Algerian authorities continue their inhumane mass expulsion of African migrants into the deadly desert despite global outrage over such a degrading behavior violating international laws and rights of migrants.
The continuing selective deportation of African migrants by Algeria has been confirmed by a senior UN migration official who said that nearly 600 African migrants were abandoned by Algerian authorities in the desert with hardly any food or water, contrary to some press reports saying the discriminatory crackdown was suspended.
According to Giuseppe Loprete, Head of the UN International Organization for Migration in Niger, migrants from 16 Saharan countries were dumped at the border with Niger, the world’s most hostile terrain where temperatures can reach over 40 degrees Celsius.
Algeria has left more than 13,000 migrants in the desert of Niger and Mali since May 2017, forcing them to walk or die in the searing heat. The bodies of several, including children, have been found in the Niger desert near the Algerian border.
“Algeria is rounding up and deporting migrants in a degrading way and depriving them of the right to have their cases reviewed on an individual basis,” said Sarah Leah Whitson, Middle East and North Africa director at Human Rights Watch.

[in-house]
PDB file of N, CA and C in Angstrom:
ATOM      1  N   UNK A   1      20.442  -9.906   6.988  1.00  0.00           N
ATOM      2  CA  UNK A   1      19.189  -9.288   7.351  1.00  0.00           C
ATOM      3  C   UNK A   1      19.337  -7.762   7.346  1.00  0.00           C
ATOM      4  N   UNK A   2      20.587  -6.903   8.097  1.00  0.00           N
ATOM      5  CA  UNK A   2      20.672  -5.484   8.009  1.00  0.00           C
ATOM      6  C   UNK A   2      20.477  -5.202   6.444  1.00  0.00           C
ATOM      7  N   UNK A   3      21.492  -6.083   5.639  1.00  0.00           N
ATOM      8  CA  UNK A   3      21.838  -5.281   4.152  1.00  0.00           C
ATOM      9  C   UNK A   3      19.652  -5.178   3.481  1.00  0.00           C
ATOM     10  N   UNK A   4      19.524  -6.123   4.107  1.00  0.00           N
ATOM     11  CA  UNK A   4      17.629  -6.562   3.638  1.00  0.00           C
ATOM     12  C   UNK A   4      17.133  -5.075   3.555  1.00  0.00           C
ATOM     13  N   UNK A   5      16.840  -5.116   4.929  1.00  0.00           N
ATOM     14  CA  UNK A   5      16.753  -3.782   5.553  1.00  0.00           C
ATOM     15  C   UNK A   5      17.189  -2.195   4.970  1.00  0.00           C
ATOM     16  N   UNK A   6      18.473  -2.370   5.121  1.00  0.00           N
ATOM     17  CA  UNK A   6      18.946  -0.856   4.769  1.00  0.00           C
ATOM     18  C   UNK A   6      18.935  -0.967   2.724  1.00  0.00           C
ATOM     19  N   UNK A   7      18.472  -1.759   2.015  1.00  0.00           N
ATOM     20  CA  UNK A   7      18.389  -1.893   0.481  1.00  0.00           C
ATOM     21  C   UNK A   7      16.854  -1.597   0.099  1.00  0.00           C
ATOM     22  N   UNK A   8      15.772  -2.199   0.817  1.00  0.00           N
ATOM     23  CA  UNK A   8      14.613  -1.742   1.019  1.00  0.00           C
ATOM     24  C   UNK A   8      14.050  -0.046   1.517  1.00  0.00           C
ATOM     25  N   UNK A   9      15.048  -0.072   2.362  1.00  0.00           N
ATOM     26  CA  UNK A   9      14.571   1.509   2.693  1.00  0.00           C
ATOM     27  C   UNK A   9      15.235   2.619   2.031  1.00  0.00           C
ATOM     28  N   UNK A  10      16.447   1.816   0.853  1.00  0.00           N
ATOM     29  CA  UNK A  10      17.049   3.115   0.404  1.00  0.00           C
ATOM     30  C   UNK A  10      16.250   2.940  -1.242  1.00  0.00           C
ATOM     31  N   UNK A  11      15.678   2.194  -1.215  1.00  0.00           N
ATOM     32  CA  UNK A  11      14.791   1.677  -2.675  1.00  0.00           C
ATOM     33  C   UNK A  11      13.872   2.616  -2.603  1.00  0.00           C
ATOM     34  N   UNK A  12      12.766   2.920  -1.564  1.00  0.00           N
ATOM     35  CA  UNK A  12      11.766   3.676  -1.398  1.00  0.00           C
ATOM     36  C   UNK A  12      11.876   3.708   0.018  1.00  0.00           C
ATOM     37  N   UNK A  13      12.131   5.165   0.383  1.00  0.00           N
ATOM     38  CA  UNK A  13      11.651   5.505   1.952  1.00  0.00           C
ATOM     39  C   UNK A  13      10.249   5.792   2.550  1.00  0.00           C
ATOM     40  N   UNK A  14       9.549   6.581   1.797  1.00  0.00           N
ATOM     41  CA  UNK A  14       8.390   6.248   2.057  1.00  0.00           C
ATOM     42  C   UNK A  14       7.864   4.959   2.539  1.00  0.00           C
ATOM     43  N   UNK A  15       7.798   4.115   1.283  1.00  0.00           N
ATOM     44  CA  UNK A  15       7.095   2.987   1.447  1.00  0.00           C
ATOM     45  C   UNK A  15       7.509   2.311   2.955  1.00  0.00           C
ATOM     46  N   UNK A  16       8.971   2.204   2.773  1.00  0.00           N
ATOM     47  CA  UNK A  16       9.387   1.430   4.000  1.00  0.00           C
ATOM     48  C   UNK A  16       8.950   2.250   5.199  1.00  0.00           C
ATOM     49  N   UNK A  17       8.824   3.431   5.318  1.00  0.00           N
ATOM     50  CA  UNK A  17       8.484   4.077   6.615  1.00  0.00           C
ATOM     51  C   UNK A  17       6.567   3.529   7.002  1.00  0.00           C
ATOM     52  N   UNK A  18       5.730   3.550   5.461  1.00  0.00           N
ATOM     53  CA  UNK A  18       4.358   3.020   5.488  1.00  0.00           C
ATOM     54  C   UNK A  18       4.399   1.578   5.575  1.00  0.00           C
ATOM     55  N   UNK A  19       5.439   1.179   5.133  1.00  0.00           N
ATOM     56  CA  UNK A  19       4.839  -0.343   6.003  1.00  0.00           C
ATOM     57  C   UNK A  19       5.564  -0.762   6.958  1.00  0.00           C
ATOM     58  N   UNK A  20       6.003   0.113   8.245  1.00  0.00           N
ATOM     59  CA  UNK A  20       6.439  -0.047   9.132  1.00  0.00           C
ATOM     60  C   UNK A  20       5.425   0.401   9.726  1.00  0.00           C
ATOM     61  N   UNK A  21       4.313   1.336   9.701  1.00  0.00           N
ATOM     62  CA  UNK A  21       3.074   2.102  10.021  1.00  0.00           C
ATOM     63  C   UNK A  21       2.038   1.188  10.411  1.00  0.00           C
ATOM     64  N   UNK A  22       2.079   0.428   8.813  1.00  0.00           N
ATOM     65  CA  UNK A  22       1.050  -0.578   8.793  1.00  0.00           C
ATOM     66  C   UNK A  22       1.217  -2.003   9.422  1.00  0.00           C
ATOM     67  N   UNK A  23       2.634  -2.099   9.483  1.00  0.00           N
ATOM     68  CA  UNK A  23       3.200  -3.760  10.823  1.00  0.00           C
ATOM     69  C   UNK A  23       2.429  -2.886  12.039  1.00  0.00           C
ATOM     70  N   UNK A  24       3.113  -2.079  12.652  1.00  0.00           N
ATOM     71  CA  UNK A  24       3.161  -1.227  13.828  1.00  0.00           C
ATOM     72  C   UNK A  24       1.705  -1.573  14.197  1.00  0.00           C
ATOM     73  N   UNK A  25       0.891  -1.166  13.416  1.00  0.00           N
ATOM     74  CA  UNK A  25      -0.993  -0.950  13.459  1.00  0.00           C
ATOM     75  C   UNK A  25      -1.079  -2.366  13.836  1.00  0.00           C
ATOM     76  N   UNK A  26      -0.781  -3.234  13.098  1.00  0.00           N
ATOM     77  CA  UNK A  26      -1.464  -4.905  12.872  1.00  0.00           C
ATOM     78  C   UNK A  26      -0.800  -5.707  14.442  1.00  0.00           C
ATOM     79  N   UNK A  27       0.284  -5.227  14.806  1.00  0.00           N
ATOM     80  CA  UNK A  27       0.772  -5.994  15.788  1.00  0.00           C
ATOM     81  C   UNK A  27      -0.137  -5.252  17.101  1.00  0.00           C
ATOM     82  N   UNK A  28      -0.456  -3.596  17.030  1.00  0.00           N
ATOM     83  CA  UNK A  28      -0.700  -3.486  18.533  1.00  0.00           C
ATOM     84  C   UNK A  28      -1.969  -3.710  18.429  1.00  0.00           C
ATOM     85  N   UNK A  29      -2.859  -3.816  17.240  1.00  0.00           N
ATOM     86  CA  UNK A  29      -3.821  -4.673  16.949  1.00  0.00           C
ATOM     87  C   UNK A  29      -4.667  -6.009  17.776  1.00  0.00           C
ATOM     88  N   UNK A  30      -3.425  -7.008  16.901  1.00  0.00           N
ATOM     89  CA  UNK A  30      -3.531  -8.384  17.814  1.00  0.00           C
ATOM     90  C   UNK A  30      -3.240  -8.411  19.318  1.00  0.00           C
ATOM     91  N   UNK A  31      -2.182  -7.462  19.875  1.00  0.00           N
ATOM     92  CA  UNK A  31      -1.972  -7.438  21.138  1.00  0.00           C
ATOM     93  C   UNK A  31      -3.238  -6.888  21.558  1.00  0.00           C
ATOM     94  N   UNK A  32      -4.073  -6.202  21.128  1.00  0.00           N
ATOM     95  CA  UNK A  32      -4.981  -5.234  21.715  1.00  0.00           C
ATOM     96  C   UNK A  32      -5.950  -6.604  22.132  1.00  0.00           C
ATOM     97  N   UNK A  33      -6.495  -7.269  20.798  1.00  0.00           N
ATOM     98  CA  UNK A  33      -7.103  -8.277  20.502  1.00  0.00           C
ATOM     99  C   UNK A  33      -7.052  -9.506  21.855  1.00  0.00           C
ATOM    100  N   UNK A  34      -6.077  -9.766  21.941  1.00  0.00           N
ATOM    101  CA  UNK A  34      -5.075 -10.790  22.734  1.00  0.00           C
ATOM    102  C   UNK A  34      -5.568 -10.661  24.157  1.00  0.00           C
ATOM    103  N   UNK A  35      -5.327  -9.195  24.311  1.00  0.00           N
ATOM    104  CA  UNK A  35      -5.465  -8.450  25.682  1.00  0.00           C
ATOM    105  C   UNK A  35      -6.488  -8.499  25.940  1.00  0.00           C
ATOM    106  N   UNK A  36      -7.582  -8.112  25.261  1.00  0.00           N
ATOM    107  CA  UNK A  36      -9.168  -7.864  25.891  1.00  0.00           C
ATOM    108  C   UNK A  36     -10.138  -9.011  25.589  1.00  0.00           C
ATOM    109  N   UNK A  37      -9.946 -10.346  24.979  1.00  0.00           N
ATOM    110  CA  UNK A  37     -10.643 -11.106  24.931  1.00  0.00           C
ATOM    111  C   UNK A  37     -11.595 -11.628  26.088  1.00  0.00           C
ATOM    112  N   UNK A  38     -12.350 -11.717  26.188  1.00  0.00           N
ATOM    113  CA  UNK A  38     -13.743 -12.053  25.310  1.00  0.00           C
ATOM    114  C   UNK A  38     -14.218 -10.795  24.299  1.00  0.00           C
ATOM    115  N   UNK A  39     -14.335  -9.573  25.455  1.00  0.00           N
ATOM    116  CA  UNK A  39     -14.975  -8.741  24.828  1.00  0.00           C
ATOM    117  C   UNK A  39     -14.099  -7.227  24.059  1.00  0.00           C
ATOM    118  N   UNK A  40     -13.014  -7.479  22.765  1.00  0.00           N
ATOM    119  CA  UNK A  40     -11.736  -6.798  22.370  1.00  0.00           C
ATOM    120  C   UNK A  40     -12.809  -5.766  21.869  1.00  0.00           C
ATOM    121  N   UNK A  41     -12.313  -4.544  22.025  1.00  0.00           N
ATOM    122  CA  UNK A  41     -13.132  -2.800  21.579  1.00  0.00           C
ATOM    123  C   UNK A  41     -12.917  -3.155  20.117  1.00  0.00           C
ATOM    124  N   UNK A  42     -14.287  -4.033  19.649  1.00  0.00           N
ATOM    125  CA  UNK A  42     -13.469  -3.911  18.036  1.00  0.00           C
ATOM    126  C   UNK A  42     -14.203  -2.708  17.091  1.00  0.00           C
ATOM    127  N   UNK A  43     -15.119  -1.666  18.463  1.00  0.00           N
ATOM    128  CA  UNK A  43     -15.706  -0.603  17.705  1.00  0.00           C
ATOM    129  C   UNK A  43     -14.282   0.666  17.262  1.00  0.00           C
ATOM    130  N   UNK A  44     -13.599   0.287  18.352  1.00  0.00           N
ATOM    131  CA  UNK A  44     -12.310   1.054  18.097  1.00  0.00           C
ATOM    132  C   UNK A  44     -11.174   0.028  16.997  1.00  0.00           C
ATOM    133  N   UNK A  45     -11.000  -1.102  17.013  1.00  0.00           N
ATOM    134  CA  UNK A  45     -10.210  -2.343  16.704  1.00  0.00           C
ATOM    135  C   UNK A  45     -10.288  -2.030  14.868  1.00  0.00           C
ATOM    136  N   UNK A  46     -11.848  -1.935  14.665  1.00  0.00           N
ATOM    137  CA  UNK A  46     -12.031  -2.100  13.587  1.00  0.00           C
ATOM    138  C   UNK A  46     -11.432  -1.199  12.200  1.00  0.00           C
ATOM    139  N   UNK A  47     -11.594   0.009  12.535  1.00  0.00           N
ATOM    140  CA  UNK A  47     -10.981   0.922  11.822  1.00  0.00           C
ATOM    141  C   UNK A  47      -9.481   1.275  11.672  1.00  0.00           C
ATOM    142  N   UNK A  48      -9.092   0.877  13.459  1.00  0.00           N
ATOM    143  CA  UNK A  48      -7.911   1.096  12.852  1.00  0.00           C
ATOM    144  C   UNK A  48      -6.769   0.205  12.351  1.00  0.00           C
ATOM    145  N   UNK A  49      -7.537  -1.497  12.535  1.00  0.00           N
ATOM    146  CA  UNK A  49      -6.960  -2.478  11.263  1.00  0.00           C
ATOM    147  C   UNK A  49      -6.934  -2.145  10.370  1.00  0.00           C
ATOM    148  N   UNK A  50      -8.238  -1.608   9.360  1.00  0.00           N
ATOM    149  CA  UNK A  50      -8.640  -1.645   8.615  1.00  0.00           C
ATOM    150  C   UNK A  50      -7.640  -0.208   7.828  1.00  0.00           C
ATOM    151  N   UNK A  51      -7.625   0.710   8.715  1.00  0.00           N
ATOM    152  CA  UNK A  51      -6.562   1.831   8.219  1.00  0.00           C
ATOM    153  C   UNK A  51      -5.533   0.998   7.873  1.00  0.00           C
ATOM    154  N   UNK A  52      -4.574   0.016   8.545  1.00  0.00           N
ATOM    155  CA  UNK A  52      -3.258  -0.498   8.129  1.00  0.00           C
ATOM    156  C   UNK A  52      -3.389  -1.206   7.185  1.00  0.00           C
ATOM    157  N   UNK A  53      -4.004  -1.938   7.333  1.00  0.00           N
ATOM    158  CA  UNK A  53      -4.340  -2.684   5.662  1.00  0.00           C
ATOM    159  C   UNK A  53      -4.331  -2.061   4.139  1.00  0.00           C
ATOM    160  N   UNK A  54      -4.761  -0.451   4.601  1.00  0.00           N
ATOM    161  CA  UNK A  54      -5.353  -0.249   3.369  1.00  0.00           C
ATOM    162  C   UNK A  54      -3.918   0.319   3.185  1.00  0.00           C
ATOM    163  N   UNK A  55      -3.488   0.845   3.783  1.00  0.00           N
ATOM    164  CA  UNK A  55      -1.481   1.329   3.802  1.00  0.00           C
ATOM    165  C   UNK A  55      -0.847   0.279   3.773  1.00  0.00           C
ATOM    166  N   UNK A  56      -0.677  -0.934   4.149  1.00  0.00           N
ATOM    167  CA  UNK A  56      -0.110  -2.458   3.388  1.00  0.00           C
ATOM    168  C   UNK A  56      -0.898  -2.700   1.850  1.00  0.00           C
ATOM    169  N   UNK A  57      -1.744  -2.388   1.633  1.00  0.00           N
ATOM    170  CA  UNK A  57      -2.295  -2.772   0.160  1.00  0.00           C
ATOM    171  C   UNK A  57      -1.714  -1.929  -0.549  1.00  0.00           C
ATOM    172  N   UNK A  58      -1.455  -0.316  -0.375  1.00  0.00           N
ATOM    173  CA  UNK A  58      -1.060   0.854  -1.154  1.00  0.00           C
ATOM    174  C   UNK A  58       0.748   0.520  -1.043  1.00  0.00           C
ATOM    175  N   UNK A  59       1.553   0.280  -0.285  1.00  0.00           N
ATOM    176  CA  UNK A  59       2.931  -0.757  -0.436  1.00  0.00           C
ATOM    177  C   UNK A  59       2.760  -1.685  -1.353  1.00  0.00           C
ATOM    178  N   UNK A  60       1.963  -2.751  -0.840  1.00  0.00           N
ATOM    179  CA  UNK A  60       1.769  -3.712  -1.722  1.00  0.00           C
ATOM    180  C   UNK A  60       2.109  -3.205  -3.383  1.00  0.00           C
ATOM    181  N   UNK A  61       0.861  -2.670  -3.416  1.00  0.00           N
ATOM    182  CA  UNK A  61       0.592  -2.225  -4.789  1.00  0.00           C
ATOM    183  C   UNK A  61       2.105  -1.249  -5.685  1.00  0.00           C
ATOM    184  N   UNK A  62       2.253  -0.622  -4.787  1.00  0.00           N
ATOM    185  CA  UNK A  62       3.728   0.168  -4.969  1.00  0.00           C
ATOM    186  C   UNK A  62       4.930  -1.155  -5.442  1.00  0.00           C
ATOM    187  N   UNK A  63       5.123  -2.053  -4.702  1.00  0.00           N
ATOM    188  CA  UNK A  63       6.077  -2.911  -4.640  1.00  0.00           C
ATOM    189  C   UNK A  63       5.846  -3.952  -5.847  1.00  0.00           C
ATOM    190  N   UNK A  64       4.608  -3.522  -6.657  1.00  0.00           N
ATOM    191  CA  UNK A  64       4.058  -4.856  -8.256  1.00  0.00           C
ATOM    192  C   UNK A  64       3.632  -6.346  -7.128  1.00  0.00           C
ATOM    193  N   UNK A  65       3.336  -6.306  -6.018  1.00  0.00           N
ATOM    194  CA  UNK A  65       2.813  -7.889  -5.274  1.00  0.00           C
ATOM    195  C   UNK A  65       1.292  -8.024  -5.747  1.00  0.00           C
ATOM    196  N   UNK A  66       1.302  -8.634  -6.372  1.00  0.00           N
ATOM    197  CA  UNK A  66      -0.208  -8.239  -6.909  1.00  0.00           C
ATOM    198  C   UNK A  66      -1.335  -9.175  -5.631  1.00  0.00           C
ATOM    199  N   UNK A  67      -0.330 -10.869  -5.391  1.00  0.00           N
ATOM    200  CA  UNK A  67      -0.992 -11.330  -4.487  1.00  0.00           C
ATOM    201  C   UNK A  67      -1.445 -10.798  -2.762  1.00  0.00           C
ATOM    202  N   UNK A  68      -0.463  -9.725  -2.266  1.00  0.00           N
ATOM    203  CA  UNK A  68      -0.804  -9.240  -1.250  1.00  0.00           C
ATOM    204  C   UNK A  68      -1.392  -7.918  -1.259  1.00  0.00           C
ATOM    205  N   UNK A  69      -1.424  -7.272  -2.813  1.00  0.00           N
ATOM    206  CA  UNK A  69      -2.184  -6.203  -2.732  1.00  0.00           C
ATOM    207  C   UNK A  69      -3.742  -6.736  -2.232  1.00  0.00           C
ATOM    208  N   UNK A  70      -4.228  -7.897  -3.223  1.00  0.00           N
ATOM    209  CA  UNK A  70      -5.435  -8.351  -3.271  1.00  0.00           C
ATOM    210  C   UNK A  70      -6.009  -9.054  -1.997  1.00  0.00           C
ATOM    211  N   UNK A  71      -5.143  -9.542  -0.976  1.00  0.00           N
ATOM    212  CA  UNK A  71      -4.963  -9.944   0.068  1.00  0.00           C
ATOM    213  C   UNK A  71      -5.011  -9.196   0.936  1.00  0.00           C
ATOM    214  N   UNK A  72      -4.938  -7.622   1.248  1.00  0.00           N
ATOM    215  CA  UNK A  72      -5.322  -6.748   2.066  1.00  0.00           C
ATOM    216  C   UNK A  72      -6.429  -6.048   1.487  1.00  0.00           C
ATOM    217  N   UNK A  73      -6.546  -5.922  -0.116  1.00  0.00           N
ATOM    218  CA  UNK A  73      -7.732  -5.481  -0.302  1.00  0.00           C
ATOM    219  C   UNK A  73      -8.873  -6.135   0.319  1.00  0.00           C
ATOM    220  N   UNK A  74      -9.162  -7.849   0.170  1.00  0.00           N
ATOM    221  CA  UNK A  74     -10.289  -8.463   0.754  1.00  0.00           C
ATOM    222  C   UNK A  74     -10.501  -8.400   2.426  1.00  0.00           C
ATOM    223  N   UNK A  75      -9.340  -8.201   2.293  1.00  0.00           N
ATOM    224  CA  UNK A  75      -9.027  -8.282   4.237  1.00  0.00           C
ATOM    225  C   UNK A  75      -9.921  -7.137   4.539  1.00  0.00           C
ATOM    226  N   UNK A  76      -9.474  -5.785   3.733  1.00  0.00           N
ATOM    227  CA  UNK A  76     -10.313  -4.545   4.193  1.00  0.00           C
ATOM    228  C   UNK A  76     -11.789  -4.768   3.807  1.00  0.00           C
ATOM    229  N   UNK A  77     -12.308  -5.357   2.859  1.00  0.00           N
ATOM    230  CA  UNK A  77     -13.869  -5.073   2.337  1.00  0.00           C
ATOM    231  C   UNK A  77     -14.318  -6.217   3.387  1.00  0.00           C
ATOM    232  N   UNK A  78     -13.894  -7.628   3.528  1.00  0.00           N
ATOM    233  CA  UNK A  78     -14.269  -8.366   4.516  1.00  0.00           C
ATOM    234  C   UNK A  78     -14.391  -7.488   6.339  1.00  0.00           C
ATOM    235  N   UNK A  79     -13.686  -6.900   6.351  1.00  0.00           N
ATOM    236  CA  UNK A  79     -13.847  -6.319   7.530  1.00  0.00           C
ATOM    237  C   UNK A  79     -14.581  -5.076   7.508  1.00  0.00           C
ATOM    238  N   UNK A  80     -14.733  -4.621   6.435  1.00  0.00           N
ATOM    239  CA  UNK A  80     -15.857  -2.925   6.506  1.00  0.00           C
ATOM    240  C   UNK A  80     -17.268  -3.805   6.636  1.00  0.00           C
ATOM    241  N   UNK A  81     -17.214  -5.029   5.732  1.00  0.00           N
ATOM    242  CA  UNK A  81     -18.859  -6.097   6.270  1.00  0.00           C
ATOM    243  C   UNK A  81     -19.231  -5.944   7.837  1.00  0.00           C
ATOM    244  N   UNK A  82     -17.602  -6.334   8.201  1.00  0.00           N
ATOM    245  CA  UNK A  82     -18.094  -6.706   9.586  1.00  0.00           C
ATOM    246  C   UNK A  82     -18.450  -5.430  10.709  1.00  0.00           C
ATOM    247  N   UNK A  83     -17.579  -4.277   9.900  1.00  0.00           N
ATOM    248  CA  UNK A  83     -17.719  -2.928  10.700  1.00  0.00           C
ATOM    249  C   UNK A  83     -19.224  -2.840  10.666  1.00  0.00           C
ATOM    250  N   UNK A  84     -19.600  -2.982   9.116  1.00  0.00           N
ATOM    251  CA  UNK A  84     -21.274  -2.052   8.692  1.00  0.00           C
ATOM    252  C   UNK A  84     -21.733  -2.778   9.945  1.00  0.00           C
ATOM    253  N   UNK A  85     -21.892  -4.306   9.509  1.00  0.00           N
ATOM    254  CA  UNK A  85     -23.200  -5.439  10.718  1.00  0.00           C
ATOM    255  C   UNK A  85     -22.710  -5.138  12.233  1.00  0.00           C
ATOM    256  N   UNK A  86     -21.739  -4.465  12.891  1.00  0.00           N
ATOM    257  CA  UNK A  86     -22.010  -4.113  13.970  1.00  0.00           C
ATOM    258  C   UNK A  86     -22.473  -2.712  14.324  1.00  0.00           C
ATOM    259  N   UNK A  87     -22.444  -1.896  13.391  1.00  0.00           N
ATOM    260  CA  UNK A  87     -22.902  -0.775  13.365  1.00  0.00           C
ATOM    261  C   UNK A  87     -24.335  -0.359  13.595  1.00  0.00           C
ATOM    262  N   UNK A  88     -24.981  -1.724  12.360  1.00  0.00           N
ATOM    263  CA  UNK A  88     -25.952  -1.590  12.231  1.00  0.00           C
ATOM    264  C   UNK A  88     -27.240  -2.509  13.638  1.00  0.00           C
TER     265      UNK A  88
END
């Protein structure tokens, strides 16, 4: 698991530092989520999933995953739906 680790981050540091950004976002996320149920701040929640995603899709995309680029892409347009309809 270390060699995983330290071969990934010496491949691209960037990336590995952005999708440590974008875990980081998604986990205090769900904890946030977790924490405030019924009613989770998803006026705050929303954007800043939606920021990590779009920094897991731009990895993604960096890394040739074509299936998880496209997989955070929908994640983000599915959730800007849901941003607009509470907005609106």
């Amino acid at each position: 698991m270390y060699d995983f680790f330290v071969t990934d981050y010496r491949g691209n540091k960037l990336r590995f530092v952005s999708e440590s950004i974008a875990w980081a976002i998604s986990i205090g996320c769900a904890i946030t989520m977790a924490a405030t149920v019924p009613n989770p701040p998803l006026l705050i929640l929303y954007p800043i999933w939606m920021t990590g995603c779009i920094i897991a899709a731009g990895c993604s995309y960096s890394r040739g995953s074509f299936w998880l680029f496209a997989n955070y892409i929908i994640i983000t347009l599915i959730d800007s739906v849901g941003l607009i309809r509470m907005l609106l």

The authorities have deprived those arrested of their right to challenge their detention and possible deportation, people who were arrested told Human Rights Watch.
Amnesty International also has denounced the expulsions and the arbitrary arrests carried out by the Algerian authorities on the basis of racial profiling targeting African migrants.
“There can be no justification for rounding up and forcibly deporting hundreds of people based on the color of their skin or their assumed country of origin – a blatant case of mass racial profiling,” said Heba Morayef, North Africa Research Director at Amnesty International.
“This and the chilling scale of arbitrary arrests and summary mass expulsions (…) reveal the Algerian authorities’ deeply discriminatory attitude towards migrants from sub-Saharan Africa. They must urgently halt these unlawful arrests and deportations”, stressed the AI official.
Under international law, no one can be forcibly expelled from a country without being given a fair opportunity to challenge their expulsion. In addition, no one can be returned to a country where they would face a real risk of serious human rights violations.